According to FDA and the Wall Street Journal, the FDA and the Department of Justice announced a consent decree to permanently enjoin Johnson & Johnson subsidiary McNeil-PPC Inc from the manufacture or distribution of products from its Fort Washington, Pa., plant until FDA determines the operations comply with federal law. In addition, the decree requires that Mcneil meet strict timetables in bringing its plants in Las Piedras, Puerto Rico, and Lancaster, Pa into compliance. The facilities manufacture both children and adult over the counter medications such as Motrin, Tylenol, Benadryl and Zyrtec. FDA contends that non-compliant manufacturing practices led to the recall of such products on April 30, 2010.

For the FDA news release see:

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The Consumer Product Safety Commission announced this afternoon that it will go live with the database so that consumers will have open access to product safety reports. This will allow consumers an easier way to report bad things about products and ensure that anyone who wants to look at reports in the database will be able to see them.

Reports received today will be online and searchable by consumers at the beginning of April at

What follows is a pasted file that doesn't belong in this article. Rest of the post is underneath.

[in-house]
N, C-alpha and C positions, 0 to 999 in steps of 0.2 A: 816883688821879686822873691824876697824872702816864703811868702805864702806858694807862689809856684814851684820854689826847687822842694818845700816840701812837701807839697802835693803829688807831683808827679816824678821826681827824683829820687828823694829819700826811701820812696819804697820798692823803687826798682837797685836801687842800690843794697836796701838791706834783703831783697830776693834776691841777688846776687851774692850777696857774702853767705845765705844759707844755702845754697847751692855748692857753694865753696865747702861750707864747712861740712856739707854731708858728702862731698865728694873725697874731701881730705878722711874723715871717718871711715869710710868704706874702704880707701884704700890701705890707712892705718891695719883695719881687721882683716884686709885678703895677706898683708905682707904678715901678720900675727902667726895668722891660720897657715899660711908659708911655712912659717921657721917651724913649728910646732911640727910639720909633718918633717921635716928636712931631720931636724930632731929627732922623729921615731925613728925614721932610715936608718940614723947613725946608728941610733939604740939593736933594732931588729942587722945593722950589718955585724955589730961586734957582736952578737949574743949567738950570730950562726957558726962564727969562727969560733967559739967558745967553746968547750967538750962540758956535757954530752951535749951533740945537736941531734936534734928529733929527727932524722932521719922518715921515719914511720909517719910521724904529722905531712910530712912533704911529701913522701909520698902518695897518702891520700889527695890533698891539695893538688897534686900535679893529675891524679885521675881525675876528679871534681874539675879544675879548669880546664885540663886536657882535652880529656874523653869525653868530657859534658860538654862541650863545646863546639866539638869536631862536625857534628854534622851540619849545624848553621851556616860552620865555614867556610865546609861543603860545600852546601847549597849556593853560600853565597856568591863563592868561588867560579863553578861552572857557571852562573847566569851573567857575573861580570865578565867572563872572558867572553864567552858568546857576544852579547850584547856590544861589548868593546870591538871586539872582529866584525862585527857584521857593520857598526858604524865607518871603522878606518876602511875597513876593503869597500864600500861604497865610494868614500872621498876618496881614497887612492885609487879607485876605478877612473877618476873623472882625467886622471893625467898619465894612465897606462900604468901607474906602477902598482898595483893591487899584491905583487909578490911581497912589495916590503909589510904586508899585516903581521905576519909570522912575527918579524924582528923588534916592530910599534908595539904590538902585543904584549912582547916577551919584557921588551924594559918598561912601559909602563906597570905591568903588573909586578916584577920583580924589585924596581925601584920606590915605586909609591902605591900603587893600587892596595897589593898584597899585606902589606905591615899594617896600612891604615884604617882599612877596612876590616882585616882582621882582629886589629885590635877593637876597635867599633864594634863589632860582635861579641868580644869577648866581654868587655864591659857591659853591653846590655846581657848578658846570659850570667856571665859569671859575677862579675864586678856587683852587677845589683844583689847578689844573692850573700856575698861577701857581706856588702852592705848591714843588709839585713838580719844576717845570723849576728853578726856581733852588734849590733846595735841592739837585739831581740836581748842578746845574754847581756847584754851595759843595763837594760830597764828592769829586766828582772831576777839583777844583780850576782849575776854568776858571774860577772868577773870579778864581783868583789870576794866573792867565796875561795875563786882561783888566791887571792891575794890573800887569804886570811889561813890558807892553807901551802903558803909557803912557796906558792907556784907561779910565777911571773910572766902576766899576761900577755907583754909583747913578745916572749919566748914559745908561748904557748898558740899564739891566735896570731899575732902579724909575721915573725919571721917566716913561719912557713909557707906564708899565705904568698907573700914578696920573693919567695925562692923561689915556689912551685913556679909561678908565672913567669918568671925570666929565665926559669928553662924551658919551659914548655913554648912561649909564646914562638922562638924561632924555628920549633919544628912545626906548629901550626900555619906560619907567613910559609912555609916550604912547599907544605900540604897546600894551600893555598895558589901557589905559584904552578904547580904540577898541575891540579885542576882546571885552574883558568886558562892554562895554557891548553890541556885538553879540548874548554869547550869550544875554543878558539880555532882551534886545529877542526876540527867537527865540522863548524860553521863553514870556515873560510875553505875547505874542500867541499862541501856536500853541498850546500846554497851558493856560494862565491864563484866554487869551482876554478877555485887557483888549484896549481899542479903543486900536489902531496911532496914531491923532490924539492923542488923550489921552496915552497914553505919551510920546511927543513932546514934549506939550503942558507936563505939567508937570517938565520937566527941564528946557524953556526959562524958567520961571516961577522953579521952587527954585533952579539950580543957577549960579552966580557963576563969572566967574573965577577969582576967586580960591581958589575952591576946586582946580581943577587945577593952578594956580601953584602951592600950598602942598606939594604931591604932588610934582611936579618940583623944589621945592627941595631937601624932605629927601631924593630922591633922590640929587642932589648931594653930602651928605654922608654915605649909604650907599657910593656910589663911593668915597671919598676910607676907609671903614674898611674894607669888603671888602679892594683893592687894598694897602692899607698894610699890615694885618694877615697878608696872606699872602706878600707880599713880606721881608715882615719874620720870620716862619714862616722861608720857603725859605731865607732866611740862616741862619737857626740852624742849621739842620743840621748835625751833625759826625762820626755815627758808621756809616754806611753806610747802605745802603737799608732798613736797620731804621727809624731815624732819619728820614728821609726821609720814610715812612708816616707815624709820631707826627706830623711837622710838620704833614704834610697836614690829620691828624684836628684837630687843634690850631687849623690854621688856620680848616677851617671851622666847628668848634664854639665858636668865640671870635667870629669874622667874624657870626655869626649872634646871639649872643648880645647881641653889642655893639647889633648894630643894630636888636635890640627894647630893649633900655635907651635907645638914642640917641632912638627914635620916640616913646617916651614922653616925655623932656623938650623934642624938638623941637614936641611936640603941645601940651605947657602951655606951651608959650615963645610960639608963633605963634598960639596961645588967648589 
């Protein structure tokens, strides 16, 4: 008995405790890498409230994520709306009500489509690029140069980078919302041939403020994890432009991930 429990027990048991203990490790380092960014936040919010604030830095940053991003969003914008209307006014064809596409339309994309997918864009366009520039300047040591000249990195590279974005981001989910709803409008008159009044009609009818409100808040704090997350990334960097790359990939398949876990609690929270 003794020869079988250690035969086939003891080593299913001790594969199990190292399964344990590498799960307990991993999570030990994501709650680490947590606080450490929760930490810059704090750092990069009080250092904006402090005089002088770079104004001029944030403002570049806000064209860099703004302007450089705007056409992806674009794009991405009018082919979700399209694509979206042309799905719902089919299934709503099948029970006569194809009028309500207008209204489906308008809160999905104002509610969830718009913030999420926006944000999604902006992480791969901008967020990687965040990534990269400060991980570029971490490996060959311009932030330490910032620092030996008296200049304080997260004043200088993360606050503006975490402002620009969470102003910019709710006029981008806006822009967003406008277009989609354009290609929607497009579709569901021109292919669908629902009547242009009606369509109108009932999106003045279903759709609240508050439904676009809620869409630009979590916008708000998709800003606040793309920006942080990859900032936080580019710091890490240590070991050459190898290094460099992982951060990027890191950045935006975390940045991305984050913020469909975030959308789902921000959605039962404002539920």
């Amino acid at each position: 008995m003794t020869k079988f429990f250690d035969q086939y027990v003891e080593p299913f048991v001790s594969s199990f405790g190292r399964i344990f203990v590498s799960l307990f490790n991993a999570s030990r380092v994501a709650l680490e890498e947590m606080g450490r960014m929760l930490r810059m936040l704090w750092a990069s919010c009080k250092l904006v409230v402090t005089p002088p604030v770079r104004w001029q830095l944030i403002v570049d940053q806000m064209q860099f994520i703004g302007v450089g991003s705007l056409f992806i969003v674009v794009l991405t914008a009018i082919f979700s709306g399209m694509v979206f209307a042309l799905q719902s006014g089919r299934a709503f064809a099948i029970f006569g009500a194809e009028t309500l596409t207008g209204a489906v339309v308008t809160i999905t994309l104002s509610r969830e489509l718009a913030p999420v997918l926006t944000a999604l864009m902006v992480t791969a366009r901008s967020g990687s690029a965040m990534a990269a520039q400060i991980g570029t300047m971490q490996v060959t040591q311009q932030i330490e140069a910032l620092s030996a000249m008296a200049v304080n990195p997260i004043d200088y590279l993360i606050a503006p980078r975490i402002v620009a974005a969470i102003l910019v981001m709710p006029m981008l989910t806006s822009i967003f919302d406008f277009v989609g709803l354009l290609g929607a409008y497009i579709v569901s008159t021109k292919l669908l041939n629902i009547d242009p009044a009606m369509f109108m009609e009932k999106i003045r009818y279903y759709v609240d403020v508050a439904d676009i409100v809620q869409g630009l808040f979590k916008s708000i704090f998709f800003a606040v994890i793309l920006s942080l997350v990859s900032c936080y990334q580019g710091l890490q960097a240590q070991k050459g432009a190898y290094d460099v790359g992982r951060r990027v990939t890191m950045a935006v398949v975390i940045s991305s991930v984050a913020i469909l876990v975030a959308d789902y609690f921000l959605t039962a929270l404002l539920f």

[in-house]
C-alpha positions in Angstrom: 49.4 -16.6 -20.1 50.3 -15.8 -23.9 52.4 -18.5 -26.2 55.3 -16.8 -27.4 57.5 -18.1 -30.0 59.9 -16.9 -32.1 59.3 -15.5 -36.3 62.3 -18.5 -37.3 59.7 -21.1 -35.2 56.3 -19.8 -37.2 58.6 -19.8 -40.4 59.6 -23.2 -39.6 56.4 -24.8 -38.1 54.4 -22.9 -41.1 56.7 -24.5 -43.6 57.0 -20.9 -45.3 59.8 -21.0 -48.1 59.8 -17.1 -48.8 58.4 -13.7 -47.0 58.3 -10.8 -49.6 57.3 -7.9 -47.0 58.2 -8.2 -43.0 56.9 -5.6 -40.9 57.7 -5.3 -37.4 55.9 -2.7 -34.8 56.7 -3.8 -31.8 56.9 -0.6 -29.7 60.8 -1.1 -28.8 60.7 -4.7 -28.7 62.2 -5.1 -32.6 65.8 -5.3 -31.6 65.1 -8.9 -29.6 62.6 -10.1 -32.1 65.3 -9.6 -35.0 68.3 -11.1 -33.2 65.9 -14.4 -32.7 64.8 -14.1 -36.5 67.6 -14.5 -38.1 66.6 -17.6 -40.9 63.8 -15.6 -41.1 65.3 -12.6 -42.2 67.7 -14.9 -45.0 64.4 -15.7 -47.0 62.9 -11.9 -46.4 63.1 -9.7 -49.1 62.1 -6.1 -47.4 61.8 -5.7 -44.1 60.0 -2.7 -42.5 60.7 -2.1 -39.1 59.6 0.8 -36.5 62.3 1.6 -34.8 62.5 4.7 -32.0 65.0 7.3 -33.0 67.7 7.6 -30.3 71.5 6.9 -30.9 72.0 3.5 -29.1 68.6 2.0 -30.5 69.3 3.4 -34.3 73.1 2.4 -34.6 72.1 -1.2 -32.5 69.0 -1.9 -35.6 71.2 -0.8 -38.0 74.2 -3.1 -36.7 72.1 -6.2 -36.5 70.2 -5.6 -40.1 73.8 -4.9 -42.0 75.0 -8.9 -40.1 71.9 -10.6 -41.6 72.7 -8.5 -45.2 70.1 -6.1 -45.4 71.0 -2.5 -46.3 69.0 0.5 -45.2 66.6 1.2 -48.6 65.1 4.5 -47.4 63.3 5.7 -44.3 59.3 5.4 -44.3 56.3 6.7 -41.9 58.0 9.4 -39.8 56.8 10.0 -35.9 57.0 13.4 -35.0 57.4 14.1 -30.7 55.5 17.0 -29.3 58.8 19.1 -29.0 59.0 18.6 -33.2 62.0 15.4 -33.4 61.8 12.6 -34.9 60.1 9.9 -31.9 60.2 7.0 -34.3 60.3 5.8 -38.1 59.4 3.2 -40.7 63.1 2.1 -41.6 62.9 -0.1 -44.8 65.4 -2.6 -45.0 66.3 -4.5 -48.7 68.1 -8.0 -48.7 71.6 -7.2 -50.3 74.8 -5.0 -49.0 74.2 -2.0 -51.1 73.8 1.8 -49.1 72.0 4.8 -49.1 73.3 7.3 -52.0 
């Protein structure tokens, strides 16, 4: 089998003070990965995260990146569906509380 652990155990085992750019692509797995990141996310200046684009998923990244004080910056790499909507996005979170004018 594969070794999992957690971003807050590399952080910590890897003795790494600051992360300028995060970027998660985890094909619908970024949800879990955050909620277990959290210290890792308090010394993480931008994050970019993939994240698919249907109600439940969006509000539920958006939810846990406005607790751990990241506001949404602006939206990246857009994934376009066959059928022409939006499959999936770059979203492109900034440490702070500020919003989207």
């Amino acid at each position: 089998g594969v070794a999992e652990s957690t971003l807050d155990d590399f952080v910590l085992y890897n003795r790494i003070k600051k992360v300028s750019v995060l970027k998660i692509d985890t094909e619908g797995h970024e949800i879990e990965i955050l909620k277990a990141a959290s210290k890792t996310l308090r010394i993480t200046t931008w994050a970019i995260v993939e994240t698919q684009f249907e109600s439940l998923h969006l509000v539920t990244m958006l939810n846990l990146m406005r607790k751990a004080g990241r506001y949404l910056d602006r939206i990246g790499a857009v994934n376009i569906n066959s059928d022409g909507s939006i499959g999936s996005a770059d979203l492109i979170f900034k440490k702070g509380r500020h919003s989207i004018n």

In the meantime you can learn more at

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The Consumer Product Safety Commission announced yet another voluntary road bike recall yesterday relating to front fork steering tube weaknesses that could cause breaks and a fall injury hazard. The recall relates to Procycle Group Inc., of Canada's, Rocky Mountain Bicycles sold between 2008 and 2010. This follows similar recalls by Felt and REI. 

Since this is a Canadian entity, there is no indiction in this report of where the forks were manufactured. However, the other recalls indicated manufacture in China. 

The CPSC report and pictures of the bikes, along with model numbers can be found at:

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In a 95-5 vote earlier this week. the United States Senate passed the America Invents Act. The Act would change the U.S. patent system from first-to-invent to first-to-file. This race to the patent office for inventors is meant to provide avenues to relieve increasing litigation over patent infringement and help the Patent Office clear its backlog of some 700,000 applications. 

The Patent Office usually generates fees of around $4,000 per application, but the Act would allow them to set a higher, as of yet undisclosed, designated fee to ensure that the application clears the process in one year. This is seen as a bonus for large companies, but perhaps a larger financial burden for the small inventor who will not likely be able to compete with large corporate firms who have the financial clout  to be first to file and pay the designated one-year application fees. 

The Act now makes its way to the House of Representatives where there is no immediate indication of when or whether it will reach the floor for a vote. For a broader story on the Act, see and article in the New York Times at:

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